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Detroit — It looked like it was going to be a stroll for the Tigers on getaway day.

With an RBI single by Miguel Cabrera, a home run and RBI single by Nick Castellanos, an RBI double by Alex Avila — the Tigers were up 4-1 with Michael Fulmer and his 3.00 ERA and 1.1 WHIP on the mound.

It ended up first being a stumble, then an all-out collapse. Ugly day for the home team.

“Everybody has these days, I feel like,” said Fulmer, who was KO’d by a four-run fifth inning in the Tigers’ 11-4 loss to the Los Angeles Angels on Thursday. “It's unfortunate. I feel like I let the team down. Offense did their job and the defense did their job.

“But, ultimately, you have to tip your cap to those guys."

BOX SCORE: Angels 11, Tigers 4

The Angels, playing without injured star Mike Trout, took two out of three from the Tigers at Comerica Park.

“We lost the series, but it was a 4-2 home stand,” Tigers manager Brad Ausmus said. “It was a good home stand. Could've been a great home stand if we get the win today.  But we’ve got a pretty good team in front of us in Boston, so time to turn the page.

“As soon as you guys walk out of my office, I’ll turn the page.”

It will take a little longer for Fulmer to wash this one off. The 4 1/3 innings equaled the shortest outing of his career and he has now allowed five runs in back-to-back starts for the first time.

“Some days, whatever you throw just gets hit,” he said. “I felt like I made some good pitches and I felt like I made some bad pitches. They hit both of them.

“Sometimes you just have to tip your cap to them.”

The unraveling began in the fifth inning. Fulmer gave up five straight hits before he recorded an out. The ambush started with a double by Eric Young, Jr.. Then Danny Espinosa, Juan Graterol, Andrelton Simmon and Kole Calhoun all singled.

After a sacrifice fly by Albert Pujols and another single by Yunel Escobar, the Angels were up 5-4 and Fulmer was back in the clubhouse.

“He was throwing 95-96 mph and his off-speed stuff was fine, like normal,” catcher Avila said of Fulmer’s first four innings. “But going into that inning (the fifth), he lost his command and he couldn’t get his slider over. His change-up was flying arm-side.

“He just didn’t have the command of his pitches that inning and then his fastball flattened out.”

Afterward, Fulmer wondered if he might have been tipping his pitches.

“I don't mean to say this in a cocky way, by any means,” he said. “But I've never been hit that hard collectively, together like that. I don't know. I have to go back and look at video tomorrow and see if I was or not.”

He felt there was a time last season when he was tipping his pitches by the way he was gripping the ball in his glove.

“Yeah, last year I did,” he said. “I watched video and incorporated a glove wiggle and changed the grip in my glove. I didn't think I was (tipping pitches Thursday) but I won't find out until I watch the video.”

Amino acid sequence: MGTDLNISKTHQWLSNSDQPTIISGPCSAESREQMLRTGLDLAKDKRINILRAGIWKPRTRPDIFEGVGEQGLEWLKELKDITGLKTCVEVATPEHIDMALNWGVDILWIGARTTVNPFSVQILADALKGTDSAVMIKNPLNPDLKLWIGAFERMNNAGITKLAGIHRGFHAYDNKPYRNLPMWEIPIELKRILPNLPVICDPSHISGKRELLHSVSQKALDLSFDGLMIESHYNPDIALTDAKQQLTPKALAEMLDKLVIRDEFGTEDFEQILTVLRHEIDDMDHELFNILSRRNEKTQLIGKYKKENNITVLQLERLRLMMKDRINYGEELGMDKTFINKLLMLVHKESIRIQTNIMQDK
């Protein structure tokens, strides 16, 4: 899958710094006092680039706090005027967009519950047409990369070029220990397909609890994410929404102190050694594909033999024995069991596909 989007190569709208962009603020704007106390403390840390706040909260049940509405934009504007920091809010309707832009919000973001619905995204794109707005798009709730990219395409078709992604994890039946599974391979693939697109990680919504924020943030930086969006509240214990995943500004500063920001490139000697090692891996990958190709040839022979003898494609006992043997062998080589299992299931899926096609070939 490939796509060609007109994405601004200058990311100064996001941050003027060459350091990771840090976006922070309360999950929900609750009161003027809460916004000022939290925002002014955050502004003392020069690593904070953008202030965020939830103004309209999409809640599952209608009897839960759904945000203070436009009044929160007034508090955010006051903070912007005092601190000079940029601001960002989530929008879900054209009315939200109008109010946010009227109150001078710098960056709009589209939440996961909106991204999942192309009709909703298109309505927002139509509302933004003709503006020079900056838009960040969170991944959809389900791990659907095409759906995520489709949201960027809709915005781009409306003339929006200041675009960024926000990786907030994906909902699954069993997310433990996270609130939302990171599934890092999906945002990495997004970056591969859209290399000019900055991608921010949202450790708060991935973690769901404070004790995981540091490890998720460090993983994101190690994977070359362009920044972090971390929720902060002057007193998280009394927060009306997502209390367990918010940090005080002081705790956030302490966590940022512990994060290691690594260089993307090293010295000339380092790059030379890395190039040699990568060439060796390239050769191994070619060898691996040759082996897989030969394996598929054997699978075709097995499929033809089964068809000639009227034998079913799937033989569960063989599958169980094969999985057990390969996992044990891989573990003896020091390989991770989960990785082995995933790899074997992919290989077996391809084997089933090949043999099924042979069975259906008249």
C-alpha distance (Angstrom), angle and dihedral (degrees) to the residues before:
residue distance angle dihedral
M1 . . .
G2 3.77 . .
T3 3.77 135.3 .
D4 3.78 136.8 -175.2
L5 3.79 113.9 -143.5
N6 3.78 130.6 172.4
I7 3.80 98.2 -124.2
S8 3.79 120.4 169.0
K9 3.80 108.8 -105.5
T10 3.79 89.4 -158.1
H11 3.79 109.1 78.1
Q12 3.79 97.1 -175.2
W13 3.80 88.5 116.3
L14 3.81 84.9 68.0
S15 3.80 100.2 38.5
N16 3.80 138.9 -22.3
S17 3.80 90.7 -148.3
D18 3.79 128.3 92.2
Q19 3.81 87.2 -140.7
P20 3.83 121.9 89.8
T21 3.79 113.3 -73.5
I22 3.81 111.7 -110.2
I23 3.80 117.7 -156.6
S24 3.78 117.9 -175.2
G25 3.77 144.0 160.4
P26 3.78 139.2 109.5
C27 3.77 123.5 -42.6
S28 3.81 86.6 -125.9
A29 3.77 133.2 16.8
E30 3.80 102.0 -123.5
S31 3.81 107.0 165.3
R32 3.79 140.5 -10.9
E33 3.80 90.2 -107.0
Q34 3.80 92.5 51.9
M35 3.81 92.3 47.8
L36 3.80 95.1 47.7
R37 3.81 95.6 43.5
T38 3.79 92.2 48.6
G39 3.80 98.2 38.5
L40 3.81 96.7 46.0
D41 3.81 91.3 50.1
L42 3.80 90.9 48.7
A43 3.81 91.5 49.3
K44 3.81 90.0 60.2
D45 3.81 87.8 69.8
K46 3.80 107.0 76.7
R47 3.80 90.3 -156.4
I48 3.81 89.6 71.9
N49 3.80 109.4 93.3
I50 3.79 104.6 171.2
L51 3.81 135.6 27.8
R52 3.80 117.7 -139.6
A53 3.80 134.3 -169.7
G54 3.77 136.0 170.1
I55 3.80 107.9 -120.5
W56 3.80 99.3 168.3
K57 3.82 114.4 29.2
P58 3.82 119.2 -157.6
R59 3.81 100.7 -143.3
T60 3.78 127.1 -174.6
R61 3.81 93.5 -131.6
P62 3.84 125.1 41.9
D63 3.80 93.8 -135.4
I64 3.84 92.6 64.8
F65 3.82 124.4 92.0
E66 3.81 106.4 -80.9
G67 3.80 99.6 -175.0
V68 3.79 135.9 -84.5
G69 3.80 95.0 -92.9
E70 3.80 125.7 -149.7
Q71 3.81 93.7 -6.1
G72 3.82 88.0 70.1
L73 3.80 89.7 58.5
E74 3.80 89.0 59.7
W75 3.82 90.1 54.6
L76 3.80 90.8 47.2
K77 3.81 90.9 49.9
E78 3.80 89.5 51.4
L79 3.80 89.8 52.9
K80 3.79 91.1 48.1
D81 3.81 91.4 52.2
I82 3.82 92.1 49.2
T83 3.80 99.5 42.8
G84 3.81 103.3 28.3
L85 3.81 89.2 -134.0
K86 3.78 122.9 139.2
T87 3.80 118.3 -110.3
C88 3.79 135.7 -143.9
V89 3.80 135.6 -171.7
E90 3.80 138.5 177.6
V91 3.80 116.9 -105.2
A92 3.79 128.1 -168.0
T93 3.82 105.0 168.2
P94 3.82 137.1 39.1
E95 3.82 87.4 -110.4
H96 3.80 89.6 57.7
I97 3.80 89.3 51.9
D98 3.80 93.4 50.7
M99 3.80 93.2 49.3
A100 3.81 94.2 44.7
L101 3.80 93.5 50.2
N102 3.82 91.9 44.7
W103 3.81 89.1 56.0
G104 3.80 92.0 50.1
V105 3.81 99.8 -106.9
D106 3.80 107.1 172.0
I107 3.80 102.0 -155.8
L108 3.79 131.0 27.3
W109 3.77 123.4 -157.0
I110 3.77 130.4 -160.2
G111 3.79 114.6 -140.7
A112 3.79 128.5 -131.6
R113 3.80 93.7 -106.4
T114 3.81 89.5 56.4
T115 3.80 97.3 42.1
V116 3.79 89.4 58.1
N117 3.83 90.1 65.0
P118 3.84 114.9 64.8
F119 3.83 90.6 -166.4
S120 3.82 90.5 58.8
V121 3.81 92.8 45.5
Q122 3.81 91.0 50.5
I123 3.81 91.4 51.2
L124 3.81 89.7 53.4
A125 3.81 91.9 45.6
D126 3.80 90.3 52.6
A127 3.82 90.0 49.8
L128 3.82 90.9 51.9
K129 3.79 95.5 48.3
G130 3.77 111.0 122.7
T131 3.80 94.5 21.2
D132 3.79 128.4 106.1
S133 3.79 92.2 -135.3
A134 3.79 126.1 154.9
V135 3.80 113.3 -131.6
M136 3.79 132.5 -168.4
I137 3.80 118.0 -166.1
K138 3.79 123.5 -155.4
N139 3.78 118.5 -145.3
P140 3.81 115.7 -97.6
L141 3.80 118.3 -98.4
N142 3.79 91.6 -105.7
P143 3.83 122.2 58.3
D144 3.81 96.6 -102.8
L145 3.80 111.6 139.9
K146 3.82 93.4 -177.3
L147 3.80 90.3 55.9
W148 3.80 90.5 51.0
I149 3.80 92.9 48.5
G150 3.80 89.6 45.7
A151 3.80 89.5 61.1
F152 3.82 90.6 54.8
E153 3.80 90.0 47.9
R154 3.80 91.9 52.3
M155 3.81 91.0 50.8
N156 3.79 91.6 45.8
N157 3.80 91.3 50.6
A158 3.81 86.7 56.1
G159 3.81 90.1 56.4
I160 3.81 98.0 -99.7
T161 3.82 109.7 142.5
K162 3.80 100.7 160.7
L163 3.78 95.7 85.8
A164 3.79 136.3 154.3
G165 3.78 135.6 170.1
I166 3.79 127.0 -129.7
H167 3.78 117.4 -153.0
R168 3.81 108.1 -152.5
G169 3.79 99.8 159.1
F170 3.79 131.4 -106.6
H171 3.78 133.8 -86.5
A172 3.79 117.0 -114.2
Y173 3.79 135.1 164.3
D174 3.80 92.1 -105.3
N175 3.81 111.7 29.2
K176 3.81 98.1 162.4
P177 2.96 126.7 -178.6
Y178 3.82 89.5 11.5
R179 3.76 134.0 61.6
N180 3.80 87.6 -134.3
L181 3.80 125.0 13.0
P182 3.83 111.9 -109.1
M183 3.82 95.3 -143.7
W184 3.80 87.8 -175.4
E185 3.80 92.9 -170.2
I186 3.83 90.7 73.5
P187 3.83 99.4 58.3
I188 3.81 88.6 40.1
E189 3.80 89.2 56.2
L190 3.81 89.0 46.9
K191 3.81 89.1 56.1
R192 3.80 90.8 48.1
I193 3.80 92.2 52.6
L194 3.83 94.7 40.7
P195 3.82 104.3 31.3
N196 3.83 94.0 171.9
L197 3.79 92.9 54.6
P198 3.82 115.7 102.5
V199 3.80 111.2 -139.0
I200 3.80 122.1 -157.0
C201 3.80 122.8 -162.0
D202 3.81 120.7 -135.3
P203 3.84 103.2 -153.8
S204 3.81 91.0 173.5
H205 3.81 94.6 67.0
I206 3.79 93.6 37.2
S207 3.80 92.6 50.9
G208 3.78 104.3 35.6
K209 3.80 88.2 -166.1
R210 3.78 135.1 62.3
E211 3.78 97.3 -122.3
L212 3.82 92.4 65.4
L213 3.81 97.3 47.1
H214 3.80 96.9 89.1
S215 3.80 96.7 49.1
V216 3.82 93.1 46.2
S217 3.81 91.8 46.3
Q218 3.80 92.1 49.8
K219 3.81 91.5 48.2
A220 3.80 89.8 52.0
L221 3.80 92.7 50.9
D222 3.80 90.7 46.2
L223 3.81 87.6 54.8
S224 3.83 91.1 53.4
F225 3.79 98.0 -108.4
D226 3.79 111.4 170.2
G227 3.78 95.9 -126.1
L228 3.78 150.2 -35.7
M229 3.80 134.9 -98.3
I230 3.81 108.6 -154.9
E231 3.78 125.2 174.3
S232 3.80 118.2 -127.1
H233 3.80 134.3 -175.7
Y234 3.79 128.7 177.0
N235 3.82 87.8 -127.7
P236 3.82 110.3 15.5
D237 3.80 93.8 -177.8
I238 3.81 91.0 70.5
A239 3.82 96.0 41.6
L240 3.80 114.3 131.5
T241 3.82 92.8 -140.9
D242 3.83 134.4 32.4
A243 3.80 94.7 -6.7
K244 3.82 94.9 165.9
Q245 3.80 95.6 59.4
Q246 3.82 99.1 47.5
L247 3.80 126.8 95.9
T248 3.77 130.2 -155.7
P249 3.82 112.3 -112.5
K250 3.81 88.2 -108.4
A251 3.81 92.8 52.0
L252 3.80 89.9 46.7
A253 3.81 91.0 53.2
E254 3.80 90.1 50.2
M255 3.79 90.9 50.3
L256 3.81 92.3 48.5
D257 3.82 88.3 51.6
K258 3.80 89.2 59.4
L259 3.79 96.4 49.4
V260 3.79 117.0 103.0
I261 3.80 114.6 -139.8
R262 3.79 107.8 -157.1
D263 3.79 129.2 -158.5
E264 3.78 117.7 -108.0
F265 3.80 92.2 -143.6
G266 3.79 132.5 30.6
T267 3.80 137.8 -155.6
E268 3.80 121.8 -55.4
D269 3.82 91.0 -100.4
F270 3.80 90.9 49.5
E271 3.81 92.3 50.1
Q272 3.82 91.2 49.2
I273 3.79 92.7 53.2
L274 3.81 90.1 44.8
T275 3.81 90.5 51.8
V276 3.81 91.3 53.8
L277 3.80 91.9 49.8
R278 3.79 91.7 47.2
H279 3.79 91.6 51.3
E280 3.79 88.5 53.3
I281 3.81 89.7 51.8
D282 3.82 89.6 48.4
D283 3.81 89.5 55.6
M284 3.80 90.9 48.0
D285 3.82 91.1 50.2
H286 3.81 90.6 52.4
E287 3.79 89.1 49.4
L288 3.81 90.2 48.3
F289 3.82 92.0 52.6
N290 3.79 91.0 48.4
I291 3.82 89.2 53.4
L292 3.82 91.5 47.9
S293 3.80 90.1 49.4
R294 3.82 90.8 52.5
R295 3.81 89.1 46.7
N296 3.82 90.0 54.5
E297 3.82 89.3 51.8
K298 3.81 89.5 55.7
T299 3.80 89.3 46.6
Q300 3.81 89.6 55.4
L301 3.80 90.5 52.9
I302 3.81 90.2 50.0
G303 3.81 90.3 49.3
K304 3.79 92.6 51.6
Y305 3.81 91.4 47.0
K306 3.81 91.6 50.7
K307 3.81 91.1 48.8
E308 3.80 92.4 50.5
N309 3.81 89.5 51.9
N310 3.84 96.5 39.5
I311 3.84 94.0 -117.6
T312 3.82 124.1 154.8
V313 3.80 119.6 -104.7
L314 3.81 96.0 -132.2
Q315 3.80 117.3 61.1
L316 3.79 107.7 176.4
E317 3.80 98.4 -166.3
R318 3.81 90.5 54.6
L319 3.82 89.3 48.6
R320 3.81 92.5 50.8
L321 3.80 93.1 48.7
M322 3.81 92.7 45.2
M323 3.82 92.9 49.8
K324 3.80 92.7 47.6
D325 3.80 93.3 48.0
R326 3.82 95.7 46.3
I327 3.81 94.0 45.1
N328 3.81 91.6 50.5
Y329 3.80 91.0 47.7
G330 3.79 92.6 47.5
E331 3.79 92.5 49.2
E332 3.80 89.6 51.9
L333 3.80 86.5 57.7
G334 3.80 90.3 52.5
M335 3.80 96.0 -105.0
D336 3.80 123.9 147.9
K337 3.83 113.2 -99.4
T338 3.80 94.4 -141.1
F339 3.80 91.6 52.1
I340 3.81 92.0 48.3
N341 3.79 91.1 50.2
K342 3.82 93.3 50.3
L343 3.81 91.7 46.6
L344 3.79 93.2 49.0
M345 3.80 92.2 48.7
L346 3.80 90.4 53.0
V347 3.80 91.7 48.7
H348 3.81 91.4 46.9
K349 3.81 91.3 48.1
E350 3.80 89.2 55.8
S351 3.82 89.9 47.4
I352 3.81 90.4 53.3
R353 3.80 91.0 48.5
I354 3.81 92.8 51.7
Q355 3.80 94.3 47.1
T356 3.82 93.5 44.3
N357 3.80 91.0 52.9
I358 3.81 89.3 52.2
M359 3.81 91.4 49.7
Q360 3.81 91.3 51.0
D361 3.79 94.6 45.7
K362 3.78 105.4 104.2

Fulmer put down the first six batters he faced, all with fastballs. His troubles started the second time through the order when he began to mix in his secondary stuff.

“I just think I need to mix up my pitches a little better,” he said. “The first time through the order, like tonight, I threw mostly all fastballs and I got ground balls and weak fly balls and I was happy with that.

“Get to the seven-eight-nine guys and they start putting balls in play and they find holes, just being really aggressive. I need to do a better job mixing up pitches first time through the order and not try to use just fastballs to blow it by guys. If I focus on just getting each hitter out every time I will mix my pitches better.”

Fulmer left with runners on the corners and one out. Significantly, or so it seemed at the time, Shane Greene came in and stopped the bleeding right there. He was aided by three clutch defensive plays.

♦Second baseman Ian Kinsler made a long, running catch near the tarp in foul territory to get C.J. Cron. He then had the presence of mind to pivot quickly and throw home, keeping Calhoun at third.

♦Avila made a lunging stop of an errant pitch from Greene, preventing the wild pitch and again keeping Calhoun at third.

♦Center fielder Andrew Romine, after initially misreading a line drive by Ben Revere, reversed course and made a sensational diving catch running toward the gap in left-center. That play saved two runs.

The way the Tigers were swinging the bats early, keeping it a one-run game seemed to bode well. It ended up being a moot point.

The Angels blew the game open off relievers Arcenio Leon and Daniel Strumpf in the seventh — sending 10 hitters to the plate and scoring six more runs.

Leon, who had pitched a clean sixth inning, lost his command in the seventh. He gave up a lead-off double to Simmons (three hits, two RBIs) and walked Calhoun and Escobar before giving up a two-run single to Cron.

Stumpf came on and gave up a walk and RBI singles to Young, Espinosa (three hits, three RBIs) and Simmons.

The Tigers pounded out 15 hits themselves, but didn’t score another run after the fourth. They were 4 for 18 with runners in scoring position. They also struck out 11 times.

Kinsler and Castellanos each had three hits — Castellanos a triple shy of a cycle.

Ausmus was asked for his concern level regarding Fulmer.

“This is a blip on the radar,” he said. “I am not even remotely concerned about it.”